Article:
- Paperback: 336 pages
- Publisher: Simon & Schuster; Reprint edition (Aug. 20 2013)
- Language: English
- ISBN-10: 1416572481
- ISBN-13: 978-1416572480
- Product Dimensions: 14 x 2.3 x 21.3 cm
- Shipping Weight: 322 g
- Average Customer Review: Be the first to review this item
- Amazon Bestsellers Rank: #1,374,528 in Books (See Top 100 in Books)
The Way the World Works: Essays Paperback – Aug 20 2013
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“Baker is one of the most beautiful, original and ingenious prose stylists to have come along in decades . . . and takes a kind of mad scientist's delight in the way things work and how the world is put together.” (Charles McGrath The New York Times Magazine)
“[A] winning new book. . . . This singular writer . . . can mount an argument skillfully and deliver an efficient conclusive kick.” (The San Francisco Chronicle)
“Nicholson Baker is such a swell, smart writer that he rarely - maybe never - tips his hand.... In Baker's view the mundane, closely enough observed, may be the skate key to the sublime.” (Carolyn See The Washington Post)
“A fundamentally radical author . . . you can never be sure quite where Baker is going to take you. . . . [He] is an essayist in the tradition of GK Chesterton and Max Beerbohm, writing winning fantasies upon whatever chance thoughts may come into his head.” (Financial Times (London))
“What these works share is a sense that how we think, our idiosyncratic dance with both experience and memory, defines who we are.” (The Los Angeles Times)
“His prose is so luminescent and so precise it manually recalibrates our brains.” (Lev Grossman Time)
“Baker looks at the world around us in a way that is not only artful and entertaining but instructive.” (Charleston Post & Courier)
“Mr. Baker is a wise and amiable cultural commentator worth listening to. . . . [his] prose is polished, witty . . . his essays are always provocative and entertaining.” (Cynthis Crossen The Wall Street Journal)
“Baker's new essay collection, The Way the World Works, is always absorbing, merging his interest in solid, tangible objects with his devotion to the life of the mind. . . . simply dazzling.” (Seattle Times)
“Exhilarating . . . Eye-opening . . . Baker continues his project of bringing new dimensions and idiosyncrasies to the personal essay, which he is devoted to reviving and reinventing.” (The Boston Globe)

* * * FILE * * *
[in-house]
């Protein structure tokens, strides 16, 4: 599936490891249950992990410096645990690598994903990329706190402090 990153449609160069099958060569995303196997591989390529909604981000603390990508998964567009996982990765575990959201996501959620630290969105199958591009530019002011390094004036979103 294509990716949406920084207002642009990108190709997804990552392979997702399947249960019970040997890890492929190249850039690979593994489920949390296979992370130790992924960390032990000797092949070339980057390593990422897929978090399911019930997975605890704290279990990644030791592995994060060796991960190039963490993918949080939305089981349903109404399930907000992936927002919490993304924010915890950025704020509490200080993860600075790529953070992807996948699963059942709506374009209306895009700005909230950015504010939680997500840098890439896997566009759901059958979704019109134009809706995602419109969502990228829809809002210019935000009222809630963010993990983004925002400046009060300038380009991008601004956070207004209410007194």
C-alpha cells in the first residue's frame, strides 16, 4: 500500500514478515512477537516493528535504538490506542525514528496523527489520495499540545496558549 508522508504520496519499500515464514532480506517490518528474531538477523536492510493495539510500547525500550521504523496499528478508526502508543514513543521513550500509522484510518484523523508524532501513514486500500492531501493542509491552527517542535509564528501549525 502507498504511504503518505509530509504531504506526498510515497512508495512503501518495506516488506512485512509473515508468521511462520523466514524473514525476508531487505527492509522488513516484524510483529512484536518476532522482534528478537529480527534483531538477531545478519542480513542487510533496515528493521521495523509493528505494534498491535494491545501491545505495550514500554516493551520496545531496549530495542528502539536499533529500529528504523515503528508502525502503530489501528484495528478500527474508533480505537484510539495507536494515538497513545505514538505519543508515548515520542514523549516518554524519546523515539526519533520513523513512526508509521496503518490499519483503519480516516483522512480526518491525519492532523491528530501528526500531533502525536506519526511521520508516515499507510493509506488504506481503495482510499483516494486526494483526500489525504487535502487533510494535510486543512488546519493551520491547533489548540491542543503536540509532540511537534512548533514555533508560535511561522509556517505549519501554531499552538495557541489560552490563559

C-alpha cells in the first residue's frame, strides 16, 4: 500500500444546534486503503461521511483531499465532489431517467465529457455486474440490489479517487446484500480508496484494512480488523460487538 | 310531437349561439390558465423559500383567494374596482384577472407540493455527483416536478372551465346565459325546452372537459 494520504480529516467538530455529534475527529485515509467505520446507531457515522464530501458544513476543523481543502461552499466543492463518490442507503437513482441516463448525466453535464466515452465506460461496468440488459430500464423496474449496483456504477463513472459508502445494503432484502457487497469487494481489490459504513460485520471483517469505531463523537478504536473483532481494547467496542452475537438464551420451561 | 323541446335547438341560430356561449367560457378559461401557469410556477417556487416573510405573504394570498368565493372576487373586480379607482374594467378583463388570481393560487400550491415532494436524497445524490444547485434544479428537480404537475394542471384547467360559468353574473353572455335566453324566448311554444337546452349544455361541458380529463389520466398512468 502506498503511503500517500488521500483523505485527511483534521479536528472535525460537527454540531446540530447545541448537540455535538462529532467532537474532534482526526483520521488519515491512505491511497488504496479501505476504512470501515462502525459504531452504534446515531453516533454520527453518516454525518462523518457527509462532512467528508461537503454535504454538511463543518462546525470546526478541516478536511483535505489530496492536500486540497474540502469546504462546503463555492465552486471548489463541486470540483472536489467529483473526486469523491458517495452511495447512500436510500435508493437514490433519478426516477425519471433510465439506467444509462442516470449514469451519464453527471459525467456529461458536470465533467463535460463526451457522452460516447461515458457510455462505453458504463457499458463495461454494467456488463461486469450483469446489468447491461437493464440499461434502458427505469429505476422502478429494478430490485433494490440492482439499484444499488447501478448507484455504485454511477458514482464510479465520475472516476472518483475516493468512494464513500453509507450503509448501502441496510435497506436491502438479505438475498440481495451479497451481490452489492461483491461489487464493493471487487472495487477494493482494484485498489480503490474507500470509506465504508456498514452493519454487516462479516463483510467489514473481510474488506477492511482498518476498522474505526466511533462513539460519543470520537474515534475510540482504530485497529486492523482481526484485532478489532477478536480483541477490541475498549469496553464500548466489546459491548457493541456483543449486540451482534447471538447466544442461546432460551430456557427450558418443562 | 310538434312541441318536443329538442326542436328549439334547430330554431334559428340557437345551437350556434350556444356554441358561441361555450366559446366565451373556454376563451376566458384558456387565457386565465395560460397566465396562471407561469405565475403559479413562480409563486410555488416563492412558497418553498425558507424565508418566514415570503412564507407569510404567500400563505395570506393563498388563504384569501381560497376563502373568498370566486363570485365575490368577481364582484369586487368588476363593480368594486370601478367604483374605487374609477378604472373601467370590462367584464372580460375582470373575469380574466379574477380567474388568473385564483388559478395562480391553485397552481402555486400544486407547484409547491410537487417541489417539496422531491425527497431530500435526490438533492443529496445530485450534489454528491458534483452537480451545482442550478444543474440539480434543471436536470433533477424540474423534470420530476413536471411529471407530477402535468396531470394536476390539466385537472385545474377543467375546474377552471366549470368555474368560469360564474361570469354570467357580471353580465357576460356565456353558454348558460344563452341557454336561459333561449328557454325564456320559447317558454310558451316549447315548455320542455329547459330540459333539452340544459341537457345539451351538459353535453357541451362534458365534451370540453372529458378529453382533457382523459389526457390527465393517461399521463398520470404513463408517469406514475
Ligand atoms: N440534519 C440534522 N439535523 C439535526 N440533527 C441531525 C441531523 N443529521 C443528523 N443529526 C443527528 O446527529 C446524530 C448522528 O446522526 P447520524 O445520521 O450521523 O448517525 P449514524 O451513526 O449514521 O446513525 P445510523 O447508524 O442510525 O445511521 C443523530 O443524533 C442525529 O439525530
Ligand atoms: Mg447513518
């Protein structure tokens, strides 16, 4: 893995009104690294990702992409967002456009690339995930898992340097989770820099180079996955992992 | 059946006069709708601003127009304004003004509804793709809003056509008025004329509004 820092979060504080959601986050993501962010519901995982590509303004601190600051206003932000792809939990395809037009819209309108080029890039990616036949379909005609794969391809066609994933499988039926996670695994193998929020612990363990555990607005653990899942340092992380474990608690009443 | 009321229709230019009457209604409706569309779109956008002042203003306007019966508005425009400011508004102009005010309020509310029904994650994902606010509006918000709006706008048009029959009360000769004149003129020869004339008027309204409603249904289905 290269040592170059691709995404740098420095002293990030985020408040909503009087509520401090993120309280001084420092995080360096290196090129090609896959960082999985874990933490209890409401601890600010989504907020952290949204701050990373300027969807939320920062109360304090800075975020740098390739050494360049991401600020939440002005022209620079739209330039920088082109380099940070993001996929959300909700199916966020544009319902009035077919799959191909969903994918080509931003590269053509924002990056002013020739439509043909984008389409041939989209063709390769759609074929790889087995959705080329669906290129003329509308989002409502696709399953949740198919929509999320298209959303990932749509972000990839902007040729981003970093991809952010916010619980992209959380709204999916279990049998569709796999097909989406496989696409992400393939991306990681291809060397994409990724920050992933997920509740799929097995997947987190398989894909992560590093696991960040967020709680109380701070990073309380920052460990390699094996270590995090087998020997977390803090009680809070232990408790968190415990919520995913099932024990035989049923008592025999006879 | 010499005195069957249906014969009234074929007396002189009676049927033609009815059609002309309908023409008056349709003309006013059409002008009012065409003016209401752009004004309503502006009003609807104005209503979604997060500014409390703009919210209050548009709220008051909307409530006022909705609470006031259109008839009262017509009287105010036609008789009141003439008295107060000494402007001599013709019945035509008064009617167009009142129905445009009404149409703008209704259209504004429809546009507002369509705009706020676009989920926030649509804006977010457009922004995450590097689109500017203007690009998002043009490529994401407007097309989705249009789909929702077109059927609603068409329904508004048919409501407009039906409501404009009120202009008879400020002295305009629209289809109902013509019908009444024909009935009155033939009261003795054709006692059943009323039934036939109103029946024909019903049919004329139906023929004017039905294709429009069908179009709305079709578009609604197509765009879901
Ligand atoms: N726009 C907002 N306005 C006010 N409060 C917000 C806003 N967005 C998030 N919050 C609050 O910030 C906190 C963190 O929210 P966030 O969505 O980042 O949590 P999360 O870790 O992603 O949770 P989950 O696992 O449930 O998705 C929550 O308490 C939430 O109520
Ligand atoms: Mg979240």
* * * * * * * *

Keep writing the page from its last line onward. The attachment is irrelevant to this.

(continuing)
About the Author
Nicholson Baker is the author of nine novels and four works of nonfiction, including Double Fold, which won a National Book Critics Circle Award, and House of Holes, a New York Times Notable Book of the Year. His work has appeared in The New Yorker, Harper’s, and The New York Review of Books. He lives in Maine with his family.See all Product description
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As always, Baker turns his eye to things that most of us either do not see or do not know we are seeing. He is intrigued by the writing on the wings of airplanes that can be viewed from his seat ("Press here on latch to ensure locking.") He has noticed that quote marks are no longer used to delineate a characters thoughts in works of fiction and wonders if this is a bad thing. He can talk at length about earplugs or telephones or string.
In a collection of summer memories, Baker juxtaposes the important with the seemingly forgettable. In this essay, he challenges the reader to consider why some events, smells, persons, etc become stuck in memory while others fall out as lost pieces of the past. What is the mechanism that catches shards of time while letting other moments, perhaps with more resonance, drift away forever?
In the end, the most important feature of Baker's essays is not the content but the style of his writing. Lev Grossman of Time summarizes perfectly: "his prose is so luminescent and precise, it manually recalibrates our brains." Because of this, these entries should be selected in a leisurely manner and read slowly. They allow entry into a literate and fascinating mind, much as the reading experience is described by Baker in the essay "Inky Burden." Once the reader has done this, he may not necessarily see the world more fully but he should at least be increasingly aware that there is more to see within the limits of perception and that there is much that is being missed.